One of the tables I visited at the Pepcom Holiday Showcase last week belonged to Blue Microphones. We’ve long been fans of their products, and I was impressed with the three that I saw. (We’ll be looking at each over the next few weeks.) The company was kind enough to send me home with one of their new Mikey Digital audio recorders for iPhone and iPad.
Let’s take a closer look.
From Blue Microphones:
The all-new Mikey Digital is the perfect tool for mobile recording. Featuring two custom-tuned Blue capsules for stereo recording, a line-input, USB pass through and a stylish updated 230-degree rotating design, Mikey’s three gain settings allow for a versatile recording experience for everything from a loud concert to a whisper. Record music, videos, interviews, guitars and more. Mikey also comes with its own soft carrying pouch for convenient storage and protection while on the go. Mikey turns your iPhone into the coolest mobile recording device around!
The first thing to note when taking a close look at the Mikey Digital is just how thin it is. This image from the product page makes clear that the mic adds length, but it does not add significant depth to the iPhone 4S. I note the iPhone 4S because not only is it thicker than the iPhone 5, but it also doesn’t work with the latest and greatest phone from Apple. That will, hopefully, change when the dock adapters ship but, for now, “no 30-pin dock connector, no dice”.
The Mikey Digital is impressive. When you see one on an iPhone it sends the message “this is serious business”. And it is. The Mikey Digital ups the audio-recording quality of your iPhone in a big way when using one of the dozens of available audio recording apps. (It was suggested to not test it with a voice notes app since they usually record in mono and at a terribly low bit-rate. That’s not a good way to showcase a microphone.)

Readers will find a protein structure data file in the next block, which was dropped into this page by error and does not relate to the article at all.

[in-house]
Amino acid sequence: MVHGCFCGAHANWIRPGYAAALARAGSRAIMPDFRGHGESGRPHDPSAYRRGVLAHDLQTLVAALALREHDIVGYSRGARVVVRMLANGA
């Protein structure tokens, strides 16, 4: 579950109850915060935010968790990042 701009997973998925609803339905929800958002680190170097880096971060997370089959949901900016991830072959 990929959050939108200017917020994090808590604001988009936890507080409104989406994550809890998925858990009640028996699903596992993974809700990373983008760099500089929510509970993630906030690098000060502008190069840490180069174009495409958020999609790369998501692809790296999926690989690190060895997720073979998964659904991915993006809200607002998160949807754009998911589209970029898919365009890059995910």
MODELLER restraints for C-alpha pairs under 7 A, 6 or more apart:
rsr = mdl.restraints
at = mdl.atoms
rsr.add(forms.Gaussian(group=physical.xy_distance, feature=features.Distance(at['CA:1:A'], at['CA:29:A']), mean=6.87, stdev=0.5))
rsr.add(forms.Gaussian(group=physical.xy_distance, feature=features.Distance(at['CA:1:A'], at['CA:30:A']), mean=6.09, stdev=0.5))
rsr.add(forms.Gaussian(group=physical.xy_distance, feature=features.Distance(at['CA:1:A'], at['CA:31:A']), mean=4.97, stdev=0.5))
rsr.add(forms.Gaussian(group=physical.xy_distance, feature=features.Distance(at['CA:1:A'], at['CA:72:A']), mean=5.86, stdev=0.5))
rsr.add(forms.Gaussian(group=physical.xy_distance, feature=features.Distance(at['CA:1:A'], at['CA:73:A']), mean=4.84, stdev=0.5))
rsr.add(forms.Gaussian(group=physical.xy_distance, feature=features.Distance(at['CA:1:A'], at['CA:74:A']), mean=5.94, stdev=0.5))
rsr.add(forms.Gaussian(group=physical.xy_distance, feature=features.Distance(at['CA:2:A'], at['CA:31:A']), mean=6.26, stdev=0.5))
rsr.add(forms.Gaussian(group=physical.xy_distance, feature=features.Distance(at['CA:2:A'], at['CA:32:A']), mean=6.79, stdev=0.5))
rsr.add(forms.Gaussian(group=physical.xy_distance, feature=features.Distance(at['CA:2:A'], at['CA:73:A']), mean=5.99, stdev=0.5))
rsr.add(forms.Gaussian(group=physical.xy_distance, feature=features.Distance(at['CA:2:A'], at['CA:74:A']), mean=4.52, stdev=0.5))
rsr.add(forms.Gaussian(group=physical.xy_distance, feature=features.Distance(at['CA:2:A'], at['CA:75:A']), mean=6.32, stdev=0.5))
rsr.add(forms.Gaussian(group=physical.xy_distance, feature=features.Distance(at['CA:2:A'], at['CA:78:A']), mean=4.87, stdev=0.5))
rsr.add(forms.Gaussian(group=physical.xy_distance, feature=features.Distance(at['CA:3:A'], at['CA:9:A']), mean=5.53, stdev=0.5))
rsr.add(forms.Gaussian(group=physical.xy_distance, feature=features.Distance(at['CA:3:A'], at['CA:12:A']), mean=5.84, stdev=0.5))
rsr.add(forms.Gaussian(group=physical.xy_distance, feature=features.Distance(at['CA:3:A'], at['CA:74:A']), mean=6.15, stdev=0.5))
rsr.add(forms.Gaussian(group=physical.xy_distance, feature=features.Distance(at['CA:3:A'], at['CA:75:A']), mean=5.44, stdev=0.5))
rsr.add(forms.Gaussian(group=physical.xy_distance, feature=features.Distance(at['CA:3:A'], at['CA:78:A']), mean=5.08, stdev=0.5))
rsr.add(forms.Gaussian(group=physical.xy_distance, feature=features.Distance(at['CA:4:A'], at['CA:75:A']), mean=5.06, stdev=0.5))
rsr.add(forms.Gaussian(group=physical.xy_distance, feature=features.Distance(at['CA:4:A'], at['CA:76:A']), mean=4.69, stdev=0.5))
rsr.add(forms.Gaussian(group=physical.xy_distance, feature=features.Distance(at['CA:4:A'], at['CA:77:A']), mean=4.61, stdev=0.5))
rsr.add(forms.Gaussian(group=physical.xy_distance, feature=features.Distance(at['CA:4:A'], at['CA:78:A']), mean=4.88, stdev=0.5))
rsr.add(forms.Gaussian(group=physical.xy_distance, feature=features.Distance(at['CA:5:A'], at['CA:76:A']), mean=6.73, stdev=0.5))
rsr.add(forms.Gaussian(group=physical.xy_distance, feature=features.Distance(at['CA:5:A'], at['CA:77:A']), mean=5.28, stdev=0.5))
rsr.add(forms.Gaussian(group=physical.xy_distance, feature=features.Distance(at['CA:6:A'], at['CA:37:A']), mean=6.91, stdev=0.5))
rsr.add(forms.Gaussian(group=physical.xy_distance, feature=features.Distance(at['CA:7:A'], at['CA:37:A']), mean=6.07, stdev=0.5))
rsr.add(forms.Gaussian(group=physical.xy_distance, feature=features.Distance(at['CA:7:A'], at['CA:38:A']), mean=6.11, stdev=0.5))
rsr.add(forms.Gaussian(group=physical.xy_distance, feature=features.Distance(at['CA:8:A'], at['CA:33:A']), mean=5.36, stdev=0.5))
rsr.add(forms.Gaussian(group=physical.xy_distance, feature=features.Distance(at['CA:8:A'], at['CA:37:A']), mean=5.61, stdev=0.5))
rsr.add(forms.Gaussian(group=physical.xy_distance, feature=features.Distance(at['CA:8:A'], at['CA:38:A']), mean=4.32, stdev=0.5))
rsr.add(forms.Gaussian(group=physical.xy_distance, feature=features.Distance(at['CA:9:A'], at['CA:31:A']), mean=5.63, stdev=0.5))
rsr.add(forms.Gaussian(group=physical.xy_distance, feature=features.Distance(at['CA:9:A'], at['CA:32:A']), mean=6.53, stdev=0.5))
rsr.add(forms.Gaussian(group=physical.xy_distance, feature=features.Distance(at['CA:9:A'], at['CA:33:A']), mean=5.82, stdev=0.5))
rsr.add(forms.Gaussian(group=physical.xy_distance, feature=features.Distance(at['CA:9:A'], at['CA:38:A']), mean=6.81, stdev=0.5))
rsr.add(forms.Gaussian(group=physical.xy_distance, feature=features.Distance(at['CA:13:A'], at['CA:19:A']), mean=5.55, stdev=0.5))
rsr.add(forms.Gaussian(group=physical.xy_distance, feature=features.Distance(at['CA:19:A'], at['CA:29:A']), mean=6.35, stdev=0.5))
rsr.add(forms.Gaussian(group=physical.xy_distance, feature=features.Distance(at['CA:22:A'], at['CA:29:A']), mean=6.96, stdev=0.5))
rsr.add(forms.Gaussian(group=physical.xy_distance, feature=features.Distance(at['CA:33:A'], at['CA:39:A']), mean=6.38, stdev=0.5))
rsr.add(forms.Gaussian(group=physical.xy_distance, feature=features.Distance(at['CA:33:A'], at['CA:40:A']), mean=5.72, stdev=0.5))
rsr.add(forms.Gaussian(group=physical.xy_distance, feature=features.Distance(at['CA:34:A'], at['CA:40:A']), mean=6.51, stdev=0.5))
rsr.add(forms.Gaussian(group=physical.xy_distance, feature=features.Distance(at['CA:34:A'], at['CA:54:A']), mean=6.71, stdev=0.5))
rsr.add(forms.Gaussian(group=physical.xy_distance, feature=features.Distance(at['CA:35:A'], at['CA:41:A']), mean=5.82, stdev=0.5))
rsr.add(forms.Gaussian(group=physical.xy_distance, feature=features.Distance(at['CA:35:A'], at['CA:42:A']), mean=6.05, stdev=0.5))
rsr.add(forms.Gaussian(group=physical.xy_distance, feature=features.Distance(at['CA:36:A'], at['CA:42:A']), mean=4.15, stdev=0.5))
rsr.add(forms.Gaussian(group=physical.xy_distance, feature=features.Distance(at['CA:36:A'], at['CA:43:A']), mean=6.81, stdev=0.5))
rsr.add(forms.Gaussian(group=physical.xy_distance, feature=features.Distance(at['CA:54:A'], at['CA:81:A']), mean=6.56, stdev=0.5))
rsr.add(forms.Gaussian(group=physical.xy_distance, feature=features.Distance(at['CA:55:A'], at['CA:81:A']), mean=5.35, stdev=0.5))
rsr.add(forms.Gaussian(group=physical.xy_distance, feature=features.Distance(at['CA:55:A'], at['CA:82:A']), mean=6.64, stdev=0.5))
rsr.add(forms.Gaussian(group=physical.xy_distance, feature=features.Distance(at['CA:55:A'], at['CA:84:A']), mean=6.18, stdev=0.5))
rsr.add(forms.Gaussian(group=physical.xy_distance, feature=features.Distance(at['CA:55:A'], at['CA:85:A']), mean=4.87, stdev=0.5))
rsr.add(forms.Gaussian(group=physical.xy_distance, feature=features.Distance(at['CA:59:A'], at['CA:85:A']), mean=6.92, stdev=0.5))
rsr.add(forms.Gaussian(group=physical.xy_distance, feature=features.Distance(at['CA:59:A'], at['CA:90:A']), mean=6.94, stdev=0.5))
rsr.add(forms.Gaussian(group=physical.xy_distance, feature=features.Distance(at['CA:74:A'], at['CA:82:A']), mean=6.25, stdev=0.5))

The device is simple. It connects to the 30-pin dock connector and has three simple settings — low, medium and high.
This helps “maximize the quality of all your recordings.” It also means you can “set Mikey to record everything from the faintest sound to extremely loud sources without losing audio fidelity, all with the simple slide of the three-position Sensitivity Switch”.
The three setting are:
Loud • Perfect for recording loud sound sources, such as live music, sporting events, parties, or, say,
a monster truck rally. The loud setting is fixed for sources in the 100-130dB range and will not change
sensitivity for quieter sources.
Auto Mode • Auto Mode is perfect for most volume sources like speaking voices in interviews or meetings, or soft instruments like the violin or acoustic guitar. In Auto Mode, Mikey utilizes an automatic gain control circuit to adjust microphone sensitivity when a sound source is quiet, and helps to keep the microphone from overloading when a sound source is too loud. While the circuit will automatically adjust to quiet or loud sources, we recommend using the Loud or Quiet settings if you know the source you are recording will be consistently quiet or loud.
Quiet • Perfect for recording soft sound sources, like an un-amplified lecture, distant noises, or a pin drop! The Quiet setting is intended for sources in the 45-65dB range and will not adjust in the event of louder sounds.